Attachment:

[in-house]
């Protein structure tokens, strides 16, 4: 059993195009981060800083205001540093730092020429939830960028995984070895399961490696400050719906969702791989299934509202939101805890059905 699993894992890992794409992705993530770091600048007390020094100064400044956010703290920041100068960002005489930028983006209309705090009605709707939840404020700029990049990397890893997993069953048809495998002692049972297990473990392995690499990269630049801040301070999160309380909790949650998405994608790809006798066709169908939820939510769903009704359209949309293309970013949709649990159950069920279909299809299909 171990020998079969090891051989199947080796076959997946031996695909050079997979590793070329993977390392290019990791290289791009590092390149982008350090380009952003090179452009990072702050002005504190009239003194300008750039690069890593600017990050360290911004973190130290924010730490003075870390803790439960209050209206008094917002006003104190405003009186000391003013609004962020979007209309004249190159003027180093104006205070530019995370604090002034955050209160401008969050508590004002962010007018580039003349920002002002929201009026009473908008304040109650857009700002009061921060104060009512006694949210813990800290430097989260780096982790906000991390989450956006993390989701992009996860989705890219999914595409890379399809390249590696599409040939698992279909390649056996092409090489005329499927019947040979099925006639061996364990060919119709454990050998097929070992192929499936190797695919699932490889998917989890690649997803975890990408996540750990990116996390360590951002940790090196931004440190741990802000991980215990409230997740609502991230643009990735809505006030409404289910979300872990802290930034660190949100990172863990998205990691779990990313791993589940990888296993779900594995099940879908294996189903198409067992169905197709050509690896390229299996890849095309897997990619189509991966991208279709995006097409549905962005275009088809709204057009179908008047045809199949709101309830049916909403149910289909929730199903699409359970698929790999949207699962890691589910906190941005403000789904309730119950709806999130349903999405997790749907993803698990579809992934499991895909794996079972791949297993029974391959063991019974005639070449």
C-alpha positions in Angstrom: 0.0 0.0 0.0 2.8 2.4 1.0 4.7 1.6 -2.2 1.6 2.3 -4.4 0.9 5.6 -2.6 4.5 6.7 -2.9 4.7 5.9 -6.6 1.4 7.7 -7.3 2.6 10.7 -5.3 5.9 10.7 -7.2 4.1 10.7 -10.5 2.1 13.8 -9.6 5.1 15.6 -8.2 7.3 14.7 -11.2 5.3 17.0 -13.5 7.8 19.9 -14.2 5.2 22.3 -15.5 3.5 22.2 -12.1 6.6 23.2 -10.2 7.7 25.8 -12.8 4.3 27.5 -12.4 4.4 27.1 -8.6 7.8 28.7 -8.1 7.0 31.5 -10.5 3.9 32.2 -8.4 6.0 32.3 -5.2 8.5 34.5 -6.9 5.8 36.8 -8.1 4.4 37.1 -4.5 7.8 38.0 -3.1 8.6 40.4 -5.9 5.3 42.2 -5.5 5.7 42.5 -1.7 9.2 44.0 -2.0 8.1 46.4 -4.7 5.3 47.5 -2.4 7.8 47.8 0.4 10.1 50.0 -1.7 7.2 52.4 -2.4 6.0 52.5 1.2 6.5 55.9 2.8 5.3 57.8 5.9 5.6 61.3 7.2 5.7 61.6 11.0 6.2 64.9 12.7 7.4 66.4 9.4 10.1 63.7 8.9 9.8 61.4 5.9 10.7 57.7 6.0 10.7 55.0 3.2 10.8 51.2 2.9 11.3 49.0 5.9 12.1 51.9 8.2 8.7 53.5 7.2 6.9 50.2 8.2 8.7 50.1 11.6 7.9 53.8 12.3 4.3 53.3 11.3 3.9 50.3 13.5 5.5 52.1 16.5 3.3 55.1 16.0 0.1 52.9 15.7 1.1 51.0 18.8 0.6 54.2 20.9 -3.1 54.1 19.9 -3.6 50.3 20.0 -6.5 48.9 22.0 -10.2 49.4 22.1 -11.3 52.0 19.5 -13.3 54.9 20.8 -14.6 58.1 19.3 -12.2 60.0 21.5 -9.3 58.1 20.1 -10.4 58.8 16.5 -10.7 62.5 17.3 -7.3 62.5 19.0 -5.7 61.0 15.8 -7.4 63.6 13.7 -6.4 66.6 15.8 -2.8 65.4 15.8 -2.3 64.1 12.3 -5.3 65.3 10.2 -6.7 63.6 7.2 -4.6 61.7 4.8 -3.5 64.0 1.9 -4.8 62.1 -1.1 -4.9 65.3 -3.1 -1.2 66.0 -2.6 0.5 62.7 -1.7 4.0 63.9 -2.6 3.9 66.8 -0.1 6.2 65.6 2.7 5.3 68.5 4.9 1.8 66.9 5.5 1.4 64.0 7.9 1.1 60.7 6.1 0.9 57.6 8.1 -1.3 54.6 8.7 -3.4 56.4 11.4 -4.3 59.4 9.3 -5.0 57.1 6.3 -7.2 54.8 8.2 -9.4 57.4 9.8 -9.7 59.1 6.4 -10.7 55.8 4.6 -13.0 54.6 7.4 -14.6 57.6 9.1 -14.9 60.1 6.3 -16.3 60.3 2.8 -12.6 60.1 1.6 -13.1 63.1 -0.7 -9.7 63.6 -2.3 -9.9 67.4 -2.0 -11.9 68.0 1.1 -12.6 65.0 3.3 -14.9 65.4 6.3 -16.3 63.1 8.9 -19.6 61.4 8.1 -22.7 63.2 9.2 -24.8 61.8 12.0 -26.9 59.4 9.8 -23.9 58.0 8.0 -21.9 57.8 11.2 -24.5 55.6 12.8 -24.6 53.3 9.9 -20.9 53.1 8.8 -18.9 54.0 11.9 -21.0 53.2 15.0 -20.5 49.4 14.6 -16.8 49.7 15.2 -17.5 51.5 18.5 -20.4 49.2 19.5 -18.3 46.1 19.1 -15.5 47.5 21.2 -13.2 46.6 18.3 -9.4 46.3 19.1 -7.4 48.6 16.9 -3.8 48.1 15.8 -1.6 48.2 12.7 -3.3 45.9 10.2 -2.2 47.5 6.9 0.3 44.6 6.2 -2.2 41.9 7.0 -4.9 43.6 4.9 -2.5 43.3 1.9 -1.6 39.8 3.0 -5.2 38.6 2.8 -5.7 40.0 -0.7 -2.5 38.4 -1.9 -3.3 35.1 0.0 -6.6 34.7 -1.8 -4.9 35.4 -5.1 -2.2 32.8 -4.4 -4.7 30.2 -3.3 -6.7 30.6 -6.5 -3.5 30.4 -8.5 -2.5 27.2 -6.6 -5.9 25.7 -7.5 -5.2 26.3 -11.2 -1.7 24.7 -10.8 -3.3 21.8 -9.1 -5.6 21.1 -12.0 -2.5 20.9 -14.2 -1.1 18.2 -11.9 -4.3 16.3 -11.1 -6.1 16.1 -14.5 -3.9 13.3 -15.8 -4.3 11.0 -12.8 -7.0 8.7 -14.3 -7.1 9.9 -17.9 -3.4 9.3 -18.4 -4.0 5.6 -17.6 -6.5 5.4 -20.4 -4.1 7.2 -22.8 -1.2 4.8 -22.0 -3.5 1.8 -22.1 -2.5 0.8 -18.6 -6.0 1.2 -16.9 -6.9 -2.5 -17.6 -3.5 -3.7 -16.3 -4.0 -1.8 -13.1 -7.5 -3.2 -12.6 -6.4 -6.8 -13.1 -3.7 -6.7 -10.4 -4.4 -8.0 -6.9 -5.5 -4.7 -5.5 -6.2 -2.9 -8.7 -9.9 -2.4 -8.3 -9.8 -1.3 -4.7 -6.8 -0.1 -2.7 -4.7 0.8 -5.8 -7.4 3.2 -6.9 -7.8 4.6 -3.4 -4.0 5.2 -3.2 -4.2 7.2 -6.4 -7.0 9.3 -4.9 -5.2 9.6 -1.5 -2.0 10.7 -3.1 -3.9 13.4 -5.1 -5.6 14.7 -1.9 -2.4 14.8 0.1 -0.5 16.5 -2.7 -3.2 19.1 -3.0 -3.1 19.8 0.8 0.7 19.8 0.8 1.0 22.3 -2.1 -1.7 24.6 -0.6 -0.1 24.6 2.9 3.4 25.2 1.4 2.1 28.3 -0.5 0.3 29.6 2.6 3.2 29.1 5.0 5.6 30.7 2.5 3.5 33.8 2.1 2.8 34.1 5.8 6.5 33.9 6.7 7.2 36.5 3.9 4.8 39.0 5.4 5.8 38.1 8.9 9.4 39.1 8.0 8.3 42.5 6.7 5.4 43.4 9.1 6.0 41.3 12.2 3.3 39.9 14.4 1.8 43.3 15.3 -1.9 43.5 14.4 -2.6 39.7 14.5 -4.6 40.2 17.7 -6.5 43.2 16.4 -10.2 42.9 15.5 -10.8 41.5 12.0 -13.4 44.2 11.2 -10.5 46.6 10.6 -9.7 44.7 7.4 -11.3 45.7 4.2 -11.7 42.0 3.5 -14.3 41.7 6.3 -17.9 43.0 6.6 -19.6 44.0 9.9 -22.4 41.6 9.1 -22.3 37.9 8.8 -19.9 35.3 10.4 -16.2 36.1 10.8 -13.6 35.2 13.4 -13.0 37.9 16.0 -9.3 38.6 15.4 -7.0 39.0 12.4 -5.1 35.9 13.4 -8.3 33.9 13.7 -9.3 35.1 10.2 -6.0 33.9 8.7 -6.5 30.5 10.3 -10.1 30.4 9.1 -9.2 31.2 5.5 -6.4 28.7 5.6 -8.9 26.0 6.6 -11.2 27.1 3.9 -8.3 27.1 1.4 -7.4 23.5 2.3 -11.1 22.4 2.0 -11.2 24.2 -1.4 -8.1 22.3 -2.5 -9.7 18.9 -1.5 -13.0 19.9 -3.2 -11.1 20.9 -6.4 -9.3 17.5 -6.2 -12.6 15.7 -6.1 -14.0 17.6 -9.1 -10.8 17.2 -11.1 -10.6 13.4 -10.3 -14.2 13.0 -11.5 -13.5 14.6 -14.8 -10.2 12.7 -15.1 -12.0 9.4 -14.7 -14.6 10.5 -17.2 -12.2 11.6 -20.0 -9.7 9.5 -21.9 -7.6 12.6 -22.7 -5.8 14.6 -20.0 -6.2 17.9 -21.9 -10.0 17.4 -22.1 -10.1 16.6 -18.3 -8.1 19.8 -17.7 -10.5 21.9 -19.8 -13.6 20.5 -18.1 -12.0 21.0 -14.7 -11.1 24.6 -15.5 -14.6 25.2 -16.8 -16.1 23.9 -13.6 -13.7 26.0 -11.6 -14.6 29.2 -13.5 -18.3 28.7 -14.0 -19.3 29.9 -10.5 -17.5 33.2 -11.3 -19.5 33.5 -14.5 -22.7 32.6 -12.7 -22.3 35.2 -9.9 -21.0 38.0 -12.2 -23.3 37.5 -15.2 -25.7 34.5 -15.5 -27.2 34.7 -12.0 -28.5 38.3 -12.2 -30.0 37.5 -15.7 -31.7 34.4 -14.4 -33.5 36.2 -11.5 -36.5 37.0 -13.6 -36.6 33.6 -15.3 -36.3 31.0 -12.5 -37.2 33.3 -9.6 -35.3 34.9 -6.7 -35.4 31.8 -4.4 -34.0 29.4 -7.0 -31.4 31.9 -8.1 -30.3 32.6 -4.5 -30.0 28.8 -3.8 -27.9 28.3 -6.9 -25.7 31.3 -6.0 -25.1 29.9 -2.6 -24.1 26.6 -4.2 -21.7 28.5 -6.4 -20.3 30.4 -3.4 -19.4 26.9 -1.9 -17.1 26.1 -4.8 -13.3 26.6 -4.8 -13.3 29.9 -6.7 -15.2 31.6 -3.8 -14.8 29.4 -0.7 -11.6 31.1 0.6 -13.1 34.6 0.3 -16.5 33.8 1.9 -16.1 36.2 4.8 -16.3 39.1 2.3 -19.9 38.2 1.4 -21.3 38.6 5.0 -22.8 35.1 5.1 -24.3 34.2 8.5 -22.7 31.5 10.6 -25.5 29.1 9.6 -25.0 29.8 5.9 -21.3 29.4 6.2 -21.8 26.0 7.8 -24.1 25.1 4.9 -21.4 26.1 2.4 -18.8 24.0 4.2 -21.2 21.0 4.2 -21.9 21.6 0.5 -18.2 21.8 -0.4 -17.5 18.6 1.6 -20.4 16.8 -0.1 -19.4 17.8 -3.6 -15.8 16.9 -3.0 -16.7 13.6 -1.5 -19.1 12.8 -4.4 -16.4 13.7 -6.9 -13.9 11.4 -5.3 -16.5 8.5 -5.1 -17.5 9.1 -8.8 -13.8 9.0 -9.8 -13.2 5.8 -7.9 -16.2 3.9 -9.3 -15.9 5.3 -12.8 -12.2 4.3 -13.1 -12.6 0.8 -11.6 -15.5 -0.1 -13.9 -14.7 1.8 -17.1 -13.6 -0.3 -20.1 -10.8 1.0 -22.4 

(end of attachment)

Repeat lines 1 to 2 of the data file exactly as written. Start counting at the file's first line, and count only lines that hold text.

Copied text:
[in-house]
């Protein structure tokens, strides 16, 4: 059993195009981060800083205001540093730092020429939830960028995984070895399961490696400050719906969702791989299934509202939101805890059905 699993894992890992794409992705993530770091600048007390020094100064400044956010703290920041100068960002005489930028983006209309705090009605709707939840404020700029990049990397890893997993069953048809495998002692049972297990473990392995690499990269630049801040301070999160309380909790949650998405994608790809006798066709169908939820939510769903009704359209949309293309970013949709649990159950069920279909299809299909 171990020998079969090891051989199947080796076959997946031996695909050079997979590793070329993977390392290019990791290289791009590092390149982008350090380009952003090179452009990072702050002005504190009239003194300008750039690069890593600017990050360290911004973190130290924010730490003075870390803790439960209050209206008094917002006003104190405003009186000391003013609004962020979007209309004249190159003027180093104006205070530019995370604090002034955050209160401008969050508590004002962010007018580039003349920002002002929201009026009473908008304040109650857009700002009061921060104060009512006694949210813990800290430097989260780096982790906000991390989450956006993390989701992009996860989705890219999914595409890379399809390249590696599409040939698992279909390649056996092409090489005329499927019947040979099925006639061996364990060919119709454990050998097929070992192929499936190797695919699932490889998917989890690649997803975890990408996540750990990116996390360590951002940790090196931004440190741990802000991980215990409230997740609502991230643009990735809505006030409404289910979300872990802290930034660190949100990172863990998205990691779990990313791993589940990888296993779900594995099940879908294996189903198409067992169905197709050509690896390229299996890849095309897997990619189509991966991208279709995006097409549905962005275009088809709204057009179908008047045809199949709101309830049916909403149910289909929730199903699409359970698929790999949207699962890691589910906190941005403000789904309730119950709806999130349903999405997790749907993803698990579809992934499991895909794996079972791949297993029974391959063991019974005639070449």